The histidine kinase protein, the principal component of protein phosphotransfer in bacteria, plays a central role in the signaling pathways required for the environmental adaptation of these organisms. Histidine kinases are composed of a central dimerization domain and an ATP-binding domain (which is highly conserved among members of this protein family, but distinct in primary sequence from Ser/Thr/Tyr protein kinases) and other structural modules such as the sensor domain and the phosphotransfer domain. Advances in three-dimensional structural studies of these domains, or the essential building blocks, from the various histidine kinases have deciphered both a functional and an evolutionary link between the members of this protein family as well as between these and other proteins. Most notably, the a/ß sandwich fold identified in both EnvZ and CheA ATP-binding domains revealed a marked resemblance to the fold found in the GHL ATPase family containing Hsp90, DNA gyrase B, and MutL. This chapter discusses the structurally characterized building blocks that are essential for the activity and regulation of histidine kinases.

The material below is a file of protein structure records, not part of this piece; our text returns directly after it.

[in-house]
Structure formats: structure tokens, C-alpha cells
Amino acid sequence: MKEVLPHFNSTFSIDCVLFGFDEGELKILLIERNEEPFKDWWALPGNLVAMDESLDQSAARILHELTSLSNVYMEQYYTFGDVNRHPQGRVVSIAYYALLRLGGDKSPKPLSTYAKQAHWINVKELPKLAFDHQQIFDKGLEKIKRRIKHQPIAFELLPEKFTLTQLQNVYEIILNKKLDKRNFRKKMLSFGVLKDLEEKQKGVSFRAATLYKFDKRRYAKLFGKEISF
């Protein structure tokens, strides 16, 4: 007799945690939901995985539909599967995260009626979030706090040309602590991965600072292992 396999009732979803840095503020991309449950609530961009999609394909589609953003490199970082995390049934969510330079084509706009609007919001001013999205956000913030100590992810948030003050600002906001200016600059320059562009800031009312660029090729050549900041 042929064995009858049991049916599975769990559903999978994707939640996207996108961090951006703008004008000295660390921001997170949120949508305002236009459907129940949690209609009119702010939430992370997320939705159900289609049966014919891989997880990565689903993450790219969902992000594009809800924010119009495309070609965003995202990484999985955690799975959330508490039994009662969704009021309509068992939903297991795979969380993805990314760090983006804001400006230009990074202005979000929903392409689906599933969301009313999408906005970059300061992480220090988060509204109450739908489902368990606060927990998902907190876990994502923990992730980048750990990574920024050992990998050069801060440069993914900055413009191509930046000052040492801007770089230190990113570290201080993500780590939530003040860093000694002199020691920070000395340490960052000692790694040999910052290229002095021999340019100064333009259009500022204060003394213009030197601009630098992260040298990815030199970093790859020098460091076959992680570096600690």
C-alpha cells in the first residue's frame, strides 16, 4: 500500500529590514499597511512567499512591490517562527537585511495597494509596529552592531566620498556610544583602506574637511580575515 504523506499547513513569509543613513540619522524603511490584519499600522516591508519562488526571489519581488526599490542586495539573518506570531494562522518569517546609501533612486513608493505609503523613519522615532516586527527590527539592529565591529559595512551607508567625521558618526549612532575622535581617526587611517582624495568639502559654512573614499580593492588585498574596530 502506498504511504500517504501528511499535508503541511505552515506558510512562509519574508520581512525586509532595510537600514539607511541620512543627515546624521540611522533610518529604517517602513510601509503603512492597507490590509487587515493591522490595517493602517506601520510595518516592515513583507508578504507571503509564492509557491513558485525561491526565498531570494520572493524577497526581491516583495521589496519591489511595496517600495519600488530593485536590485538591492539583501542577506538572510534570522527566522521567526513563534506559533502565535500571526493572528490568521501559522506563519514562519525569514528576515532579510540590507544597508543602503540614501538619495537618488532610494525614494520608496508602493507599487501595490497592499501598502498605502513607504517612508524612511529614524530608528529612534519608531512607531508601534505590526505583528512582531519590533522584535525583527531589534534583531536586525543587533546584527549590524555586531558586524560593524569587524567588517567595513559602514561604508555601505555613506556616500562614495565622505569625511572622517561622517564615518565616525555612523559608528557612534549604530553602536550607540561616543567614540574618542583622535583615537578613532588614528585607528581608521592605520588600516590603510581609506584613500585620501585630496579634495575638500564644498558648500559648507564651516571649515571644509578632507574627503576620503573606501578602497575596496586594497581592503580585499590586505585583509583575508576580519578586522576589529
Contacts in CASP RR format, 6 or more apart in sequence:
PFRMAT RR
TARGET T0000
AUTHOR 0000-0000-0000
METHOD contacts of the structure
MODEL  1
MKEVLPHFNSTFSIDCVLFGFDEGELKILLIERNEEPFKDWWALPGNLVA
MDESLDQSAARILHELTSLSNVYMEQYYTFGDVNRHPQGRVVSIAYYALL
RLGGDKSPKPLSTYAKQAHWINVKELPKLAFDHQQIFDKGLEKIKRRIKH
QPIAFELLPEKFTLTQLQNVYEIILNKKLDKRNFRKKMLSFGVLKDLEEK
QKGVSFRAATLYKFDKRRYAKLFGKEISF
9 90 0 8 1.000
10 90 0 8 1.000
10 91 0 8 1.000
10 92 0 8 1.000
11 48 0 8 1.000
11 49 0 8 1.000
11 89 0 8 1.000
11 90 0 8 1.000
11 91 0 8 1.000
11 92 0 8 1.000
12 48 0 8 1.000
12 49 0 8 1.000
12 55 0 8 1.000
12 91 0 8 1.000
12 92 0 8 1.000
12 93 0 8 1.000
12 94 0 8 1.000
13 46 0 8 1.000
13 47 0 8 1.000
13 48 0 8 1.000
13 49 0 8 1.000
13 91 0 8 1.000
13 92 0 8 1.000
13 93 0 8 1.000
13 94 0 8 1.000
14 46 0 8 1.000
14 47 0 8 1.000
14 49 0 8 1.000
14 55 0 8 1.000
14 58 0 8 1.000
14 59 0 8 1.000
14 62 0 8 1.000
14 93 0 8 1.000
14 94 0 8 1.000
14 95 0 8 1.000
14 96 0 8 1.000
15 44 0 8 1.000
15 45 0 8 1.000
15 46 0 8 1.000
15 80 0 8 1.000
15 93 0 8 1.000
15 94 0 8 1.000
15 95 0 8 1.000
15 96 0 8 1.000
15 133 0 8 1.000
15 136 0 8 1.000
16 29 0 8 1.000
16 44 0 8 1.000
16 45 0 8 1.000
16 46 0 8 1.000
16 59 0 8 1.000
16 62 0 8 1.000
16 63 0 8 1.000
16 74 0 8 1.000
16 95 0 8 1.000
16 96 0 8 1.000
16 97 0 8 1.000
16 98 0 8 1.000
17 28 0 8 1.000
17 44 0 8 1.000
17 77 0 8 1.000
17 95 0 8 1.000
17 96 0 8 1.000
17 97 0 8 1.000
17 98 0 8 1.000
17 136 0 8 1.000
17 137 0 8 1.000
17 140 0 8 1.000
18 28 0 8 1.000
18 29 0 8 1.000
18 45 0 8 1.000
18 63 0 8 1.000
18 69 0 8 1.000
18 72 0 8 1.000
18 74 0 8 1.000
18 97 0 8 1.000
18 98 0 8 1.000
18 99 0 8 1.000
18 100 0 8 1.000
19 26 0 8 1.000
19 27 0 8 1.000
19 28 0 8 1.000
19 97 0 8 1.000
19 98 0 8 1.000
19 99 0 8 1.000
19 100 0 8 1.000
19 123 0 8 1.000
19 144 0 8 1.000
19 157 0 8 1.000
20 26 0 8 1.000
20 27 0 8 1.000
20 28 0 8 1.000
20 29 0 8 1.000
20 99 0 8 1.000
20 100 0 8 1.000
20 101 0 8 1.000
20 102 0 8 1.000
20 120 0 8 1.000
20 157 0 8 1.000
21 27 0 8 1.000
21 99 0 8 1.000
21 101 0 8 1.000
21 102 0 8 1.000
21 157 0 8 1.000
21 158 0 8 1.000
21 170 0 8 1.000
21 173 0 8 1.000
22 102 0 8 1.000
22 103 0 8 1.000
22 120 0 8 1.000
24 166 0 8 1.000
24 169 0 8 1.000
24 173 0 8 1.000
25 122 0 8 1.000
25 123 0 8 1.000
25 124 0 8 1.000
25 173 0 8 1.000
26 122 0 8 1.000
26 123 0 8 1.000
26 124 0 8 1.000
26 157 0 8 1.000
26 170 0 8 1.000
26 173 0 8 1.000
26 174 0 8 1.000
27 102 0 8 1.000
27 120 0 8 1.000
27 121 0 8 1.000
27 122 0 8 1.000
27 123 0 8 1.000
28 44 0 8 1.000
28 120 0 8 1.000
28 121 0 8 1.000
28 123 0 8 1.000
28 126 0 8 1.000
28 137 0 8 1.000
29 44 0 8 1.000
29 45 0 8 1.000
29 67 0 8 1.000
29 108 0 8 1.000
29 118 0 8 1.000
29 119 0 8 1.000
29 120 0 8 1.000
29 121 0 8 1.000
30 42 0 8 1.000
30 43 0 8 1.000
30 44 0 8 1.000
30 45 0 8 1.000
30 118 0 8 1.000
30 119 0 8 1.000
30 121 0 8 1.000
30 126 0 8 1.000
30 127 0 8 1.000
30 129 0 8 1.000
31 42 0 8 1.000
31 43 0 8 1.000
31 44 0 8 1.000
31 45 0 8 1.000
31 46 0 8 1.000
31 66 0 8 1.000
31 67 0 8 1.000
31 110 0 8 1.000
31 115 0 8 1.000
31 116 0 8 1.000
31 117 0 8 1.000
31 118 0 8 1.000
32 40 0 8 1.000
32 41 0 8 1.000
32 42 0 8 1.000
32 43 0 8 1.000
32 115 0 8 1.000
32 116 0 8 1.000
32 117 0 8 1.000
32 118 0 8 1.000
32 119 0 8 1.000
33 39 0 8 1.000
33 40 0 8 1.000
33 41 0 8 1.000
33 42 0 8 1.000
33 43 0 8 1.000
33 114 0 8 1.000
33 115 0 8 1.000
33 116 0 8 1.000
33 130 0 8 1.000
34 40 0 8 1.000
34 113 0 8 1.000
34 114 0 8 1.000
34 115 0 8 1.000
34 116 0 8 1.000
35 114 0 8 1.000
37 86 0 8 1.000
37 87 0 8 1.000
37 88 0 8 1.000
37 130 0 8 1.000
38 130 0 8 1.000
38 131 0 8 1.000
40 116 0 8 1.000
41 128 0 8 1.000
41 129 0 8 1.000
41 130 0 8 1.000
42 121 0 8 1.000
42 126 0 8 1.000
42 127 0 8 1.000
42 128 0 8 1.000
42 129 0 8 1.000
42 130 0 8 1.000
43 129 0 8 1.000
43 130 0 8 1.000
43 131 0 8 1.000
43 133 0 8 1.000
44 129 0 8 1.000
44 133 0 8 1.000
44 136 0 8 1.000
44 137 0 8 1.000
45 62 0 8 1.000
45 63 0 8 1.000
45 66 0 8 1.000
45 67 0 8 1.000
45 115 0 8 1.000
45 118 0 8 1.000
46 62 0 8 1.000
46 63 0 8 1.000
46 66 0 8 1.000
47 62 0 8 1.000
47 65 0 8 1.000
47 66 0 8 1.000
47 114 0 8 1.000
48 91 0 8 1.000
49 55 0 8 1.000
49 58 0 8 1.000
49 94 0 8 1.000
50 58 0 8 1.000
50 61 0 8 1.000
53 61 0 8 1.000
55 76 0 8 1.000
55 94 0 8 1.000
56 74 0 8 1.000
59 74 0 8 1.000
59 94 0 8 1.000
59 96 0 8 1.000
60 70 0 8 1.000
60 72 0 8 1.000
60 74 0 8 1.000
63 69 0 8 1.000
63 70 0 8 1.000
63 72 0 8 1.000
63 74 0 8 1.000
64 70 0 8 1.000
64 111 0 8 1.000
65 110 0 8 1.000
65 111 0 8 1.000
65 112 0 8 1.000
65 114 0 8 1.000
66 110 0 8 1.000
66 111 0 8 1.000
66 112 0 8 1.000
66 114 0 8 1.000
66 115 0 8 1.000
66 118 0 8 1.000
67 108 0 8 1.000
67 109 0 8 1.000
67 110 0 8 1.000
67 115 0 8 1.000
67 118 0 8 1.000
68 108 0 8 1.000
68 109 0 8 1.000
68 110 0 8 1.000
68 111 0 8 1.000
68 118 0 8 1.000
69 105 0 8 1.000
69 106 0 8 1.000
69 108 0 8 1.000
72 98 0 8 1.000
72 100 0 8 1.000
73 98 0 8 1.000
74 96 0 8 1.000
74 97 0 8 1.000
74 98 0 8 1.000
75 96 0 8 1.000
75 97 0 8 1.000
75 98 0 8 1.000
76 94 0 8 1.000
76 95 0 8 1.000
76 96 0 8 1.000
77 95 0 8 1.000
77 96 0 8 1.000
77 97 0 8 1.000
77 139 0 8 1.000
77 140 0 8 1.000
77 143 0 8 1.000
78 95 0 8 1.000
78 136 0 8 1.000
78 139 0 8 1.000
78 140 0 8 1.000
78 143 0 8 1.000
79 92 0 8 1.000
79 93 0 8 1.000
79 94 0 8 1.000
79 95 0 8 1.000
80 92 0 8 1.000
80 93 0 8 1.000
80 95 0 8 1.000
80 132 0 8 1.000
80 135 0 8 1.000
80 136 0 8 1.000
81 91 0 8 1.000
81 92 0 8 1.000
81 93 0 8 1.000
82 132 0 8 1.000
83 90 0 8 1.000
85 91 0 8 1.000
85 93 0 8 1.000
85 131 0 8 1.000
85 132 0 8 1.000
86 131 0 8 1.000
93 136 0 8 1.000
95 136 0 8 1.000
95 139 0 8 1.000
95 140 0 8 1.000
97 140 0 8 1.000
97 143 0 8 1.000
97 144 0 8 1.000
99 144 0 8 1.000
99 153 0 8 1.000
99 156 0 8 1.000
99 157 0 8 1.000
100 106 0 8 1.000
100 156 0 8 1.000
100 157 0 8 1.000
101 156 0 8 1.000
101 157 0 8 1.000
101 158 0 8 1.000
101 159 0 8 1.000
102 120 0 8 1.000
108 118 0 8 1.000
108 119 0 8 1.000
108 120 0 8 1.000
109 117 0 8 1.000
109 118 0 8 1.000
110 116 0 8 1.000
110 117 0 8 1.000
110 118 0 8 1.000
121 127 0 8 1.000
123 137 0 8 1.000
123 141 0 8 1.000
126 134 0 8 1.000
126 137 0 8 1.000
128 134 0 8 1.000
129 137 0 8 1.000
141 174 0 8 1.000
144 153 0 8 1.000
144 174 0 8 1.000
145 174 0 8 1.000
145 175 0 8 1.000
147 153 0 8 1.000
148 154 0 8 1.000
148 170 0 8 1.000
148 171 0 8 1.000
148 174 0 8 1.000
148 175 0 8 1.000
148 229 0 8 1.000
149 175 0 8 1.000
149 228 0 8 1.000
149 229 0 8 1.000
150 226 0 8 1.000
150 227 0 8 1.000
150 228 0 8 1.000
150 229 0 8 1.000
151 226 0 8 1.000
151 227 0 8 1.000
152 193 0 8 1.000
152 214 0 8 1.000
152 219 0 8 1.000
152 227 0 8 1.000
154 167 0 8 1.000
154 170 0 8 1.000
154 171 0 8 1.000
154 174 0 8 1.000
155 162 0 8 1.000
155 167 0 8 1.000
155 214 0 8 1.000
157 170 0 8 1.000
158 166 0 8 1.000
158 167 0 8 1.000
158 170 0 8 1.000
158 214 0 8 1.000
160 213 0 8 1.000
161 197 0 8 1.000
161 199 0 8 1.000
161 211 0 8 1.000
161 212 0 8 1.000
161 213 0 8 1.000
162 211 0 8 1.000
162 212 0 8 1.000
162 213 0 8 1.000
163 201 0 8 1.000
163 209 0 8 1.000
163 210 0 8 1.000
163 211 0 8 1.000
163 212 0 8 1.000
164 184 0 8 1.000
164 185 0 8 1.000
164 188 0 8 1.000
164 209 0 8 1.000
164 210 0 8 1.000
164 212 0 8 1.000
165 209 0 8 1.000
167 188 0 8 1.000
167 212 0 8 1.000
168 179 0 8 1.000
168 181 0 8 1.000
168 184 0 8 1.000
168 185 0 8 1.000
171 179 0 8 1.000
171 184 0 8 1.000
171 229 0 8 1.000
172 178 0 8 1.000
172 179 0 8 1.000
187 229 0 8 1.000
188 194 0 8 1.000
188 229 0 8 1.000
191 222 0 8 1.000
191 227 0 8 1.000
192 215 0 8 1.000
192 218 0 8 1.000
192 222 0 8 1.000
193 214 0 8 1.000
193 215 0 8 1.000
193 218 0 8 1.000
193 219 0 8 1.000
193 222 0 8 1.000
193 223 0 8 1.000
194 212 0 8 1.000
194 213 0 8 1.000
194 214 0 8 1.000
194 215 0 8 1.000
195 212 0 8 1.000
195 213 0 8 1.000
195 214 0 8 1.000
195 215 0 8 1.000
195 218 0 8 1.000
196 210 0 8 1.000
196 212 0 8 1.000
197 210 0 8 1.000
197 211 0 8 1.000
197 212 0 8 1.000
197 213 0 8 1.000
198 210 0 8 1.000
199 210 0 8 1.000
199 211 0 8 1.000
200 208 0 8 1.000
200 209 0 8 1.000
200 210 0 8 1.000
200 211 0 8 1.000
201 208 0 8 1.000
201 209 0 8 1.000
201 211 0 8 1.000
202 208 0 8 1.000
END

|Title of host publication||Histidine Kinases in Signal Transduction|
|Number of pages||14|
|Publication status||Published - 2002 Nov 1|
ASJC Scopus subject areas
- Physics and Astronomy(all)